Show, don’t tell

I haven’t been writing. I’ve been training my dog. It’s a peculiarity of me that I can have just one obsession at a time. Fortunately or unfortunately, those obsessions run in phases. So I’ll focus on my novel for a while, then toss it to the wind and train my dog for a while, and then forget them both and count calories and obsess about the gym for a while. On the plus side, though a phase may be short-lived at the time, I rarely have time to get bored with it, so it’s always new and exciting to me, and even after I drop it, it’s almost guaranteed to come around again sometime. On the negative side, it makes progress in any one area quite slow. In fact, it’s a wonder I ever get anything done at all. And yet, I have two completed screenplays, a published non-fiction book, and a dog who is actually pretty well trained.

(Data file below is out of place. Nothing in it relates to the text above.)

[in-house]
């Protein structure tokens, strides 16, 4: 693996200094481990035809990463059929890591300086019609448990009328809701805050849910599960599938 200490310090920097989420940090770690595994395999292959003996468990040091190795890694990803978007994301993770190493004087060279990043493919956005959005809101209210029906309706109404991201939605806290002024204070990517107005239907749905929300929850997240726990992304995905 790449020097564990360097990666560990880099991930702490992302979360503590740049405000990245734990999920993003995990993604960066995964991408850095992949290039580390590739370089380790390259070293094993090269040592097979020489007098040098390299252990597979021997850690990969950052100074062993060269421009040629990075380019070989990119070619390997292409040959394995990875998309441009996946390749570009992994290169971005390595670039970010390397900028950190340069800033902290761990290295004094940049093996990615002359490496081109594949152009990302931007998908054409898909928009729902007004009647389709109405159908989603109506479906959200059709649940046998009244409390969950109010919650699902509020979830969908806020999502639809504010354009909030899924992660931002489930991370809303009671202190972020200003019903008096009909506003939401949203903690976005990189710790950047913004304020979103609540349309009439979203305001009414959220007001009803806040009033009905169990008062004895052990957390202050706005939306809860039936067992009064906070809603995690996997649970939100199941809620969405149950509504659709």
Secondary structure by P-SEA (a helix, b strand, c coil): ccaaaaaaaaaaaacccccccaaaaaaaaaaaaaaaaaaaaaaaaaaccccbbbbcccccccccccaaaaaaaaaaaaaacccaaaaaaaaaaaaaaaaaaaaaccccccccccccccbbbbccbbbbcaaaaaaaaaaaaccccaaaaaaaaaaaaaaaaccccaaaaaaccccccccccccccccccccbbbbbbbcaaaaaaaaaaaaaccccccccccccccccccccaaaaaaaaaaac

My reading habits tend to mirror my current obsession, but before I switched to scintillating texts on agility training, I managed to read a couple of books on fiction writing. One of those books was Self Editing for Fiction Writers. Really, really excellent book! I think I was expecting more of a grammar focus, but instead it focuses on larger elements like dialog, voice, and point of view. The lesson I got the most from in this initial pass was “Show, Don’t Tell.”

“Show, Don’t Tell” is common advice to fiction writers. I even know what it means. But this book was better at explaining and illustrating the concept than anything I’ve read before, and it just clicked for me. I went back and read some of my short stories, and there’s a heck of a lot of telling there.

Kinda bummed me out.

But it really opened my eyes to the issue, and I think my writing will be better for it now. And, really, I do want to write this story.

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